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Mixed media

interacting with the future

Article from The Mix, May 1995

Your passport to future worlds


As technology continues its exponential curve into cyberspace, keeping abreast of developments can be a nightmare. Rest easy as Mixed Media takes you by the hand and tiptoes through the tulip field of sound and vision that is Multimedia

Psychedelia et lumière



There's more to Bristol than creamers and screamers, as I discovered when I paid a visit to the city's Lakota club, for a funked up night of steaming soul and gripping graphics. The bass was pumping, the room was jumping and the visuals were all over the place, causing my girlfriend to accuse me of spiking her drink. But it wasn't LSD 25 causing her eyeballs to bounce around in their sockets, it was a collective known as Subvision and the Virtual Light Company.

They might sound like a bunch of old hippies, but Subvision and VLC are in reality a bunch of computer programmers who use their expertise to enliven many a venue, and envision many a venture. Formed in 1991 by animators, artists and designers skilled in television, video graphics, fine art and industrial design, Subvision's diverse talents are set to take a sizeable bite out of the multimedia apple. They have built a solid reputation based on their Lakota nights, and programming up original graphics for people like Prince, The Orb, Primal Scream and The Prodigy. Venues are transformed with a combination of computer animation and projections utilising live video mixing, camera and custom-built technology.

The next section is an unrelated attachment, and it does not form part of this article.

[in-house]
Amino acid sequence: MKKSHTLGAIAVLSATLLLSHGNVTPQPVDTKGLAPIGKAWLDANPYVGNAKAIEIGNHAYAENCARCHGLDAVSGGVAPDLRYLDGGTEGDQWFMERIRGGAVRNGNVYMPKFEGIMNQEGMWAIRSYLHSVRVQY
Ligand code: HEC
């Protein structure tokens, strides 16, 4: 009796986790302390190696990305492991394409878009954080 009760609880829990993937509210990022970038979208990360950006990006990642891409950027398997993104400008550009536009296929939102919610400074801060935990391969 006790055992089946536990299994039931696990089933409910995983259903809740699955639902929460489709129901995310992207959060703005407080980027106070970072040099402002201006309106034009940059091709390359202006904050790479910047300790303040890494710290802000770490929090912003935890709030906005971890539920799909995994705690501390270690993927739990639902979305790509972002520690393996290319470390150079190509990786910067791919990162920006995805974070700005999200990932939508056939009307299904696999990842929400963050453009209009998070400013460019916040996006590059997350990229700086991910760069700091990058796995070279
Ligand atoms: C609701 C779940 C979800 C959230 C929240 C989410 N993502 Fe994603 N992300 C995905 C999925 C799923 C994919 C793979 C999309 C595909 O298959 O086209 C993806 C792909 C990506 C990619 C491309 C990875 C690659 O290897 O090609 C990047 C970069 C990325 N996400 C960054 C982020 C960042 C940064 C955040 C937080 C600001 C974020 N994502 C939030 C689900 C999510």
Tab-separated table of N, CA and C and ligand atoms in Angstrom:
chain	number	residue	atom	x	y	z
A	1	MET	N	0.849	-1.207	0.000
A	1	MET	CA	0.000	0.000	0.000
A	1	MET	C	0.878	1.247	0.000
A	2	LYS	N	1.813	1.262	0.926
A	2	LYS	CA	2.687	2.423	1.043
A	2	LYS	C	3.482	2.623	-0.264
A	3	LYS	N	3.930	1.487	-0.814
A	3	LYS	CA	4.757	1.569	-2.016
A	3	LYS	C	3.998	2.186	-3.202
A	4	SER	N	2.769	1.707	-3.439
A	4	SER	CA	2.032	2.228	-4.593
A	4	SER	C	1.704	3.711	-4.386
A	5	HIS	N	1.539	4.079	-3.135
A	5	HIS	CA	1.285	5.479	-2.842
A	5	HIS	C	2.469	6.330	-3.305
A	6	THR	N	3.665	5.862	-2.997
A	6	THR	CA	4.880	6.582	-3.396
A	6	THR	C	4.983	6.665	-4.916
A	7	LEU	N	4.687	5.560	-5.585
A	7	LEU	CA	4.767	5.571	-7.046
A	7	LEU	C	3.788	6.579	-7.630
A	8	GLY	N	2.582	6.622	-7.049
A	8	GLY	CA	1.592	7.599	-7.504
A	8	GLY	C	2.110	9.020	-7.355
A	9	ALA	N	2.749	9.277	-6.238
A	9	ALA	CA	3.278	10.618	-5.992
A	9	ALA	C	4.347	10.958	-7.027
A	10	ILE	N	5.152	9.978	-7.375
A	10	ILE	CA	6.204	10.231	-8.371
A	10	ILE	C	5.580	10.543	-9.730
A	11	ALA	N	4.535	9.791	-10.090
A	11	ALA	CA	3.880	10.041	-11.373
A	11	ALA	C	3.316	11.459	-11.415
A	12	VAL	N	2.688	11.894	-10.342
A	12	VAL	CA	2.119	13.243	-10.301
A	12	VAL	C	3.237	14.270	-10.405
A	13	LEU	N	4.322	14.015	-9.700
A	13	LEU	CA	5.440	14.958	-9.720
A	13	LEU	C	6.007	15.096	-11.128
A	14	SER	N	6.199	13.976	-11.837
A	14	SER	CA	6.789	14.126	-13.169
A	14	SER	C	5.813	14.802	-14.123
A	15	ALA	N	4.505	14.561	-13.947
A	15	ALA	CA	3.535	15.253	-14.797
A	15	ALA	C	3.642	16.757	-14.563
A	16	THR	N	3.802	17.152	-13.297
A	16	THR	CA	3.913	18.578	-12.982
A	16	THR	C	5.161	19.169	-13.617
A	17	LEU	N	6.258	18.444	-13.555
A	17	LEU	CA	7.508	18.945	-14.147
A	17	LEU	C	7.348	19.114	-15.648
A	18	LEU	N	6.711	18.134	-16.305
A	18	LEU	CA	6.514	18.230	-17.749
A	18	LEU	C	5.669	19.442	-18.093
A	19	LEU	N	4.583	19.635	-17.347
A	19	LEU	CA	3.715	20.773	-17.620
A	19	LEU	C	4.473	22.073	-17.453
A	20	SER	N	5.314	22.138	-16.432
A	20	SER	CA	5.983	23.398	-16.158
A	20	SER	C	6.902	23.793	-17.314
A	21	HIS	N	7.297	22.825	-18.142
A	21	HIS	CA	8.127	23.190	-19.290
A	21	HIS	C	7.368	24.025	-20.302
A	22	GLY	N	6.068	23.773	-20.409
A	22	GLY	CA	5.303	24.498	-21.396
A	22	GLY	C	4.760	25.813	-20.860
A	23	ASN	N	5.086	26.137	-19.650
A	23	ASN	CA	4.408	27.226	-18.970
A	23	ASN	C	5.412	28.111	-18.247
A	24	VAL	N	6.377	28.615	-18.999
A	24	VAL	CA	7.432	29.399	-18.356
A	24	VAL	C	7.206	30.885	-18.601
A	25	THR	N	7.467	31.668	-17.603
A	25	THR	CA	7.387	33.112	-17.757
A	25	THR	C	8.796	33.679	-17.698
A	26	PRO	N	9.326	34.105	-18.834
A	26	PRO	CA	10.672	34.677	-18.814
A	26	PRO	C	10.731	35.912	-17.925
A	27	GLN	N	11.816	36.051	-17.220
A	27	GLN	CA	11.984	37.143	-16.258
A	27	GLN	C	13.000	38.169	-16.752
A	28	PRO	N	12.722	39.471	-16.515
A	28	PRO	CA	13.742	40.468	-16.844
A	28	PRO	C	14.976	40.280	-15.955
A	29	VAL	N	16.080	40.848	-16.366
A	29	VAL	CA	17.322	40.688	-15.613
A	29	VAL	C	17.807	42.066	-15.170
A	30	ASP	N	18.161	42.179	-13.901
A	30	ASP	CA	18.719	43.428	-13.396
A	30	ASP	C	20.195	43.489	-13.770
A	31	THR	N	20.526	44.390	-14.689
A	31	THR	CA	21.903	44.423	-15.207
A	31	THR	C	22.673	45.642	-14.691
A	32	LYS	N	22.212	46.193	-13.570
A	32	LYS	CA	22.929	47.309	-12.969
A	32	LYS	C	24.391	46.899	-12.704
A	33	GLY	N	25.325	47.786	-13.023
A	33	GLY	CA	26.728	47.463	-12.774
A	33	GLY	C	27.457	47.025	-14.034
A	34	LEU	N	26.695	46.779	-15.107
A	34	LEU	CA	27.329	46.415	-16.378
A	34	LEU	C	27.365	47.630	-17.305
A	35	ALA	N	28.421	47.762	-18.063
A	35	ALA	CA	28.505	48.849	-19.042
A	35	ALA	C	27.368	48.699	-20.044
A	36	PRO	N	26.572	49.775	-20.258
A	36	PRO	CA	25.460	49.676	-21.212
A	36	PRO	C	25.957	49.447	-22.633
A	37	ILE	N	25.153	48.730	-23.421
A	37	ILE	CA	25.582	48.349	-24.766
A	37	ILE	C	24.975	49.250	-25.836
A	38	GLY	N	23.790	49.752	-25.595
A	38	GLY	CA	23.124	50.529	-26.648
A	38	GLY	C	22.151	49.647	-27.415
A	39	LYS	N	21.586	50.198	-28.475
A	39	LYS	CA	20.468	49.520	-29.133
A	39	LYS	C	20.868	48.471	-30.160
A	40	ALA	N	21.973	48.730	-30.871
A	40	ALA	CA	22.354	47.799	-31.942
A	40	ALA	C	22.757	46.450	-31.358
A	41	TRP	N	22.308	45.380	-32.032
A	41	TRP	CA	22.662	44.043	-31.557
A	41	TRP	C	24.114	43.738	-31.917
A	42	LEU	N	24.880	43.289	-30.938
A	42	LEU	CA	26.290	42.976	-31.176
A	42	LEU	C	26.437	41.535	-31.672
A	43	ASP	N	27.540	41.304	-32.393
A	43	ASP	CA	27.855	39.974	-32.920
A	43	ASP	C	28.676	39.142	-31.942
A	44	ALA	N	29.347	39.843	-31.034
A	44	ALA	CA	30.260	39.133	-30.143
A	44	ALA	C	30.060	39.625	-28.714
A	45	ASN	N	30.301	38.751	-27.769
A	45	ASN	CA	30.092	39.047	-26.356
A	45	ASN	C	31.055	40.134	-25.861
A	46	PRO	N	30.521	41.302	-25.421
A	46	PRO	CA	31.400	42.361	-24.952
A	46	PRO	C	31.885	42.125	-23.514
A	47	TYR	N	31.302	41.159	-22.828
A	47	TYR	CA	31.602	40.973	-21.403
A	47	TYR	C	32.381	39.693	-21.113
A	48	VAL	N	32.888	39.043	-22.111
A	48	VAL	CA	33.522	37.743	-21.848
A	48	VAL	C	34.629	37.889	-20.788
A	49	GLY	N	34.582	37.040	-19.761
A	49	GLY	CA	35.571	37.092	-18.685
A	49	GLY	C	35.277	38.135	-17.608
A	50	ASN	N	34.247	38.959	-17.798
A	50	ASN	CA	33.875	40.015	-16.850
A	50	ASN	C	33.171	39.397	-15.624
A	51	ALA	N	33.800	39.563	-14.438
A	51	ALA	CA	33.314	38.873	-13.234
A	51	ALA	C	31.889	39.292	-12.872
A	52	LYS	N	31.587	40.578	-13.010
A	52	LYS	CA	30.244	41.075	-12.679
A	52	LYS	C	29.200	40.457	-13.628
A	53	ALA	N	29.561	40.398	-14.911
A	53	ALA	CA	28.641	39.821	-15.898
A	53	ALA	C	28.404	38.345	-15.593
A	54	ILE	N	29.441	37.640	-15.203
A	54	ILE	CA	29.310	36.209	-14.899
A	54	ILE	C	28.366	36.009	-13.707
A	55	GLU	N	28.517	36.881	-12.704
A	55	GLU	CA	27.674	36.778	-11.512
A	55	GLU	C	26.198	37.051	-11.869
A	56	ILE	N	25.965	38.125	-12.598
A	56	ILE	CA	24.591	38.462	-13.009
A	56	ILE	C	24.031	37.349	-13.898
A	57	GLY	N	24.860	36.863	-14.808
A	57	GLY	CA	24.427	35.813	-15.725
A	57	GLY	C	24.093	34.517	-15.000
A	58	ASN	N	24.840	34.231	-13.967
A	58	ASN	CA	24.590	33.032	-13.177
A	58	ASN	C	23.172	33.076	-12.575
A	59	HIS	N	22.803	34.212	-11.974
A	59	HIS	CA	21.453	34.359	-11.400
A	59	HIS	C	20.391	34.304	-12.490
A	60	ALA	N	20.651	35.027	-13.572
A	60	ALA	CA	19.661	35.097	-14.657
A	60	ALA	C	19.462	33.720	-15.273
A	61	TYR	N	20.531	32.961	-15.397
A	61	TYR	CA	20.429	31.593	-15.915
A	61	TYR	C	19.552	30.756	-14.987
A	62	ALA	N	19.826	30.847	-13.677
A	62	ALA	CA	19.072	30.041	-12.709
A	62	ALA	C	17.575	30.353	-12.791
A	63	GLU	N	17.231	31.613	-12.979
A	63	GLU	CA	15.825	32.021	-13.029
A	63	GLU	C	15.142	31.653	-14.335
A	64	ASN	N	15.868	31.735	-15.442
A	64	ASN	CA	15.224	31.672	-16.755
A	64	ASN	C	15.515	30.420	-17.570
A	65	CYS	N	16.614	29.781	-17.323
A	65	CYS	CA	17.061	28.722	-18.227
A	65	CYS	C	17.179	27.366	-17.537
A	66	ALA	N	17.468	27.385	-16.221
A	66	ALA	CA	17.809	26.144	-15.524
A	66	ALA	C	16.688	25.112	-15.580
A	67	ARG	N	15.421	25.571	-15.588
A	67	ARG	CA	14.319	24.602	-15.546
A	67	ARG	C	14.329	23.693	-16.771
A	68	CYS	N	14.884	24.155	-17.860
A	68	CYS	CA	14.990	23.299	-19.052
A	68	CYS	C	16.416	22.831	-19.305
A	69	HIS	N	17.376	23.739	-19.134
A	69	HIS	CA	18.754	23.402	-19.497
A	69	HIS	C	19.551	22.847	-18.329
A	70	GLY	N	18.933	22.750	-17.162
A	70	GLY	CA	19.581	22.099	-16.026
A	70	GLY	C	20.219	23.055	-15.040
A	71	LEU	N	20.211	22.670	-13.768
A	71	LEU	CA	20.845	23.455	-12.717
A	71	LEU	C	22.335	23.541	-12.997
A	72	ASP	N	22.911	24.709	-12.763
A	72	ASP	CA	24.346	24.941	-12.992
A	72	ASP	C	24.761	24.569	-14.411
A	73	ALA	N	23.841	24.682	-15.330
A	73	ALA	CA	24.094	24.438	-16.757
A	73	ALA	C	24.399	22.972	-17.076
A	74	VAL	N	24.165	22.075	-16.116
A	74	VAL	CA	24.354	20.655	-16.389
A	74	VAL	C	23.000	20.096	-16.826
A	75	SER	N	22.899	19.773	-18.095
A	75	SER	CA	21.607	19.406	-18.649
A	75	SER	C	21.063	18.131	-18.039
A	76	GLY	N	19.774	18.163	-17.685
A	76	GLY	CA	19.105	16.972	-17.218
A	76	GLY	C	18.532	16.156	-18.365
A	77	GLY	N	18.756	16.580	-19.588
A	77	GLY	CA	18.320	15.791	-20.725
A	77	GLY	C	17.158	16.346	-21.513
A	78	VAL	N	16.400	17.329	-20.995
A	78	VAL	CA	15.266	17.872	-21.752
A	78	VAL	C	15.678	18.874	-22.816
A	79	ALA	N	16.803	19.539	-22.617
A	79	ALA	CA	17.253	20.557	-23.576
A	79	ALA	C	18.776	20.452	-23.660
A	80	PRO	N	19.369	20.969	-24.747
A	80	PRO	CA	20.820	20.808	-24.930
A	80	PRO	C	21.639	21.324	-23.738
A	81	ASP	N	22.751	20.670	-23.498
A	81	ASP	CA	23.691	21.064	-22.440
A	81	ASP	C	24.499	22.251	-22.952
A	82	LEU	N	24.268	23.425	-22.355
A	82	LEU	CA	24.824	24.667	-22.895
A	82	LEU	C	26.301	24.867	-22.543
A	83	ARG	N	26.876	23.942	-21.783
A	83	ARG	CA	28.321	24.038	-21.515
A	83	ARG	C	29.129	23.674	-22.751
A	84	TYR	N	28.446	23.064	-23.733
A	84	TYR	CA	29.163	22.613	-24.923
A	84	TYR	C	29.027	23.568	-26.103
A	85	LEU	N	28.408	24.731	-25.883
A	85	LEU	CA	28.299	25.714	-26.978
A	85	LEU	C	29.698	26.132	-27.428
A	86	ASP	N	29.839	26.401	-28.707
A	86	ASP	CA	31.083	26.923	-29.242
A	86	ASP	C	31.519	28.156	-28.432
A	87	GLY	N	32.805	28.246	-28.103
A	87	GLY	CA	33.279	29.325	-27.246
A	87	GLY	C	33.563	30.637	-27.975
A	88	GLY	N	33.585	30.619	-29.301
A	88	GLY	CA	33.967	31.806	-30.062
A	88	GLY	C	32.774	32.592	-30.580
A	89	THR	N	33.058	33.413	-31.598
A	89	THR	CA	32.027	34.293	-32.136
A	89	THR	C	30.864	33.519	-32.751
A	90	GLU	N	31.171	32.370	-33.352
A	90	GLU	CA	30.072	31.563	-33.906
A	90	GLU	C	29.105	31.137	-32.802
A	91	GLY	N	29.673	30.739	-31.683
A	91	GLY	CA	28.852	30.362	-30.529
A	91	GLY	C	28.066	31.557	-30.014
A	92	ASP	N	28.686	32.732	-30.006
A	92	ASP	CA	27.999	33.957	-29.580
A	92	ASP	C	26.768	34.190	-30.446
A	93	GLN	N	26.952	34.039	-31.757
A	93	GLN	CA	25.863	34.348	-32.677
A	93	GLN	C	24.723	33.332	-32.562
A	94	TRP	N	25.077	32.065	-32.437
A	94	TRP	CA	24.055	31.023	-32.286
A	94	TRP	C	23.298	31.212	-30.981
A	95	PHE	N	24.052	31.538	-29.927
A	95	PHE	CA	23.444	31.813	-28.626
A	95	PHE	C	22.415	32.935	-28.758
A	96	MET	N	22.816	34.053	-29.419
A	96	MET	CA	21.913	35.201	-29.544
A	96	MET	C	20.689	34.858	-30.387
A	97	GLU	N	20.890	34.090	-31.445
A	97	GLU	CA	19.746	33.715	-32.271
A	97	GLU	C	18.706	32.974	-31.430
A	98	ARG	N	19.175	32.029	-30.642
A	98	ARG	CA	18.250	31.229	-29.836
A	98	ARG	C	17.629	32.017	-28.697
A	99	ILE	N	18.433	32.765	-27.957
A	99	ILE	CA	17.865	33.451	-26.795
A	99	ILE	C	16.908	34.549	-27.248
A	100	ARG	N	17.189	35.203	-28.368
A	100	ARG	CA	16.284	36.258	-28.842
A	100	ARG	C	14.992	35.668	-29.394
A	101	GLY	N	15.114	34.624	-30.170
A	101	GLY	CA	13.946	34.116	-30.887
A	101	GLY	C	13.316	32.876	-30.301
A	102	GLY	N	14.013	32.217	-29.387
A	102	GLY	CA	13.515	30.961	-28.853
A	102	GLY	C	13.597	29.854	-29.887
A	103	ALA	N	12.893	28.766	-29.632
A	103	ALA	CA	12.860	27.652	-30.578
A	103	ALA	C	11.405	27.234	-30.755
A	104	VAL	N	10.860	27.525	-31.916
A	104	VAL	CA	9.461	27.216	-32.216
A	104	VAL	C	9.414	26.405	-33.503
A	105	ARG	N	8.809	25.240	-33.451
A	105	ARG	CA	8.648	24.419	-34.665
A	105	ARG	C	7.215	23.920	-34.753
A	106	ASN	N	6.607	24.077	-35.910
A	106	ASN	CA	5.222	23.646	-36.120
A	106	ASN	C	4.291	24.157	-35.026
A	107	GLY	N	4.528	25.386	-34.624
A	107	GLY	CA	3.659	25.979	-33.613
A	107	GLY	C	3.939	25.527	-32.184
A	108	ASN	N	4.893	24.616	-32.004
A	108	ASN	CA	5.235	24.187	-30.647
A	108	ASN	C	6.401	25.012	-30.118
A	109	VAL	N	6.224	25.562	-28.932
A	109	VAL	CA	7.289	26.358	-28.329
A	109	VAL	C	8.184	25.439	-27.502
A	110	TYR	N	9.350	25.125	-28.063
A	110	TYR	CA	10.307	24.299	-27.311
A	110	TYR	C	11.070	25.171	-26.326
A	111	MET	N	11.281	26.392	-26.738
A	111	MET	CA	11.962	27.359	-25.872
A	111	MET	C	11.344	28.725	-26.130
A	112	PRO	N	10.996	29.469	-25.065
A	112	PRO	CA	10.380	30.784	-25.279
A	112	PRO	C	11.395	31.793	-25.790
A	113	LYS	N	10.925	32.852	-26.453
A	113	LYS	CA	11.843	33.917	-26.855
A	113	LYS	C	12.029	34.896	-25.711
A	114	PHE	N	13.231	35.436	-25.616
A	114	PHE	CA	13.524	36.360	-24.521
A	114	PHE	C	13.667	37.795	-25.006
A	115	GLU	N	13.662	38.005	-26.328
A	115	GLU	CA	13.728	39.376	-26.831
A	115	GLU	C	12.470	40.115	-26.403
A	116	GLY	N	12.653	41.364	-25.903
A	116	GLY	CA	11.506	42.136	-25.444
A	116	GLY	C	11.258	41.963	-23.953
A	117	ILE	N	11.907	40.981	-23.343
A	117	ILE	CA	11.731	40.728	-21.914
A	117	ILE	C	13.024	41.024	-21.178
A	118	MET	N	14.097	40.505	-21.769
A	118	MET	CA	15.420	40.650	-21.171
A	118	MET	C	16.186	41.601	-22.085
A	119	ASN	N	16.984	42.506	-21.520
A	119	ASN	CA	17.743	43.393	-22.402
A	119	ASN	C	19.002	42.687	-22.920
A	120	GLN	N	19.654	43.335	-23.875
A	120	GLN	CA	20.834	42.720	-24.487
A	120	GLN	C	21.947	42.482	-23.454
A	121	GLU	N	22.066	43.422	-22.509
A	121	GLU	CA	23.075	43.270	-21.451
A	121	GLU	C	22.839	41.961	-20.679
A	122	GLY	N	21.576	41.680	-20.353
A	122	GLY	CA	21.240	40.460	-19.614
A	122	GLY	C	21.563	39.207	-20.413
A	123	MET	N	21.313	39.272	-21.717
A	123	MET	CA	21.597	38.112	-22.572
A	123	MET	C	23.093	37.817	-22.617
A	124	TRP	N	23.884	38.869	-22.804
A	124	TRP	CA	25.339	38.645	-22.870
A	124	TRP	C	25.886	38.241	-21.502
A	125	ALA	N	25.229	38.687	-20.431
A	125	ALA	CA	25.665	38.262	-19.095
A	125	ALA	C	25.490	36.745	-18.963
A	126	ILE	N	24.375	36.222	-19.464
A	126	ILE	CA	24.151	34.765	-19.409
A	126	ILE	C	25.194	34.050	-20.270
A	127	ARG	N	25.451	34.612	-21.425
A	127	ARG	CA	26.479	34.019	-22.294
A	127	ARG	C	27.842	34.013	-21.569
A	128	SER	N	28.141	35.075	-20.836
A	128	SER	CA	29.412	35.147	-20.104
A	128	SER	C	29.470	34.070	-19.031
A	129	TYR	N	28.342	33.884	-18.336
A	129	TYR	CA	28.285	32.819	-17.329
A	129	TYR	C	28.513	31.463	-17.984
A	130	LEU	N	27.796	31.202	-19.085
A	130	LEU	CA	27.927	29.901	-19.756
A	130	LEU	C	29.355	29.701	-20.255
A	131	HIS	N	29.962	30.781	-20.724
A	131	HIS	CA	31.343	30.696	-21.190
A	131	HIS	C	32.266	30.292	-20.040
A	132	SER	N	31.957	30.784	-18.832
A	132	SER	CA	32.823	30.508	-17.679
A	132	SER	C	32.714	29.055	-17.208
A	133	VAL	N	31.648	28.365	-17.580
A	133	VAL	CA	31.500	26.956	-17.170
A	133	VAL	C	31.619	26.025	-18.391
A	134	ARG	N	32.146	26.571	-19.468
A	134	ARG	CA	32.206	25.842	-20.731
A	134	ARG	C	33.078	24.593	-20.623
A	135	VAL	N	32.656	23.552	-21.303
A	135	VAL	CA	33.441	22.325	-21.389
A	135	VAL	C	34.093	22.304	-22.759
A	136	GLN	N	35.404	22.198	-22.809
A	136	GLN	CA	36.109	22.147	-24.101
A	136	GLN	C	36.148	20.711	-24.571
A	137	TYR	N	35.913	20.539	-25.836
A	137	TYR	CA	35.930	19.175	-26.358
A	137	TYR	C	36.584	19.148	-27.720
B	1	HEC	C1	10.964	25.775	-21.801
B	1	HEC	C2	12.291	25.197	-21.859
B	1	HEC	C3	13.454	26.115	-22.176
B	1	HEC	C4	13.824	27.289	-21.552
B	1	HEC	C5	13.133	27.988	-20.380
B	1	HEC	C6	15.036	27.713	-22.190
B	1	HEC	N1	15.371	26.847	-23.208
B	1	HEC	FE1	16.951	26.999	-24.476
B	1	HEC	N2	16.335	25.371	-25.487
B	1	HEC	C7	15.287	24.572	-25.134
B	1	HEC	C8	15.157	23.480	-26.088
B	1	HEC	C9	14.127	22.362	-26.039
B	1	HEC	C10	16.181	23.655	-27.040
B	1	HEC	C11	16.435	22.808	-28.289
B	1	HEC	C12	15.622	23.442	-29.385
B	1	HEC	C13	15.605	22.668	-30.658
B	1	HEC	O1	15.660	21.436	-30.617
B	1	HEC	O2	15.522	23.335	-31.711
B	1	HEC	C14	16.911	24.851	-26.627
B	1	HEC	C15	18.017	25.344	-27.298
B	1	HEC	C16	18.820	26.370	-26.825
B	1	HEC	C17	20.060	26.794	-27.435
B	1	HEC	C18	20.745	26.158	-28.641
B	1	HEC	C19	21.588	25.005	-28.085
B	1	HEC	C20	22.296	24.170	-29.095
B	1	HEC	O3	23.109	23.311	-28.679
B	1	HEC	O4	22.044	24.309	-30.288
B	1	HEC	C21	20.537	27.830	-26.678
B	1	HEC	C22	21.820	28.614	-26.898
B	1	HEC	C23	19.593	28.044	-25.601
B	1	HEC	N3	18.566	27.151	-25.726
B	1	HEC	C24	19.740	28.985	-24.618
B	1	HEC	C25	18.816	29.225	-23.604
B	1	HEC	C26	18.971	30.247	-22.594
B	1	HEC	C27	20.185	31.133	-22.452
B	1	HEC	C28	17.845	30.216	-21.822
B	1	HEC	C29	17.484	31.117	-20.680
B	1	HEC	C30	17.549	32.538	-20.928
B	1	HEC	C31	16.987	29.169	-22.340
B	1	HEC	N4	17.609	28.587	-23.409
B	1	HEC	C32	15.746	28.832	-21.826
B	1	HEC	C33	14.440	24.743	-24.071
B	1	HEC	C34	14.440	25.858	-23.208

Subvision was formed in 1991 by animators, artists and designers skilled in video graphics, fine art and industrial design, and is dedicated to realising the true potential of multimedia in the entertainment industry. Their rapid development stems from working in the widest scope of media formats, from 16mm film to 3D computer animation, modelling and visualisation. They have an enviable reputation for quality work, and their commissions include animated characters for the Bristol Old Vic's production of The Tempest.

The other half of the collective, The Virtual Light Company, was founded in 1992 by key professionals from UK world-leaders in parallel processing, virtual reality, computer game and graphics display technology. They share Subvision's philosophy of visually transforming the club and live music experience, drawing on over 20 years' combined experience of graphics technology.

Amongst their recent credits is 'Light Synthesis', a revolutionary interactive technology for professional and home entertainment. Atari users can enjoy this as an add-on to the Atari Jaguar, where it's known as the, 'Virtual Light Machine'. This generates real-time graphics, initially triggered by the music, which can be further manipulated by the user. A cyberpunk demo version was shown to me, when I visited VLC's workshop high above the Lakota building. It was mightily impressive, generating such an endless variety of patterns, shapes and colours, inextricably linked to the music, that I began to feel like Jon Voight in Midnight Cowboy.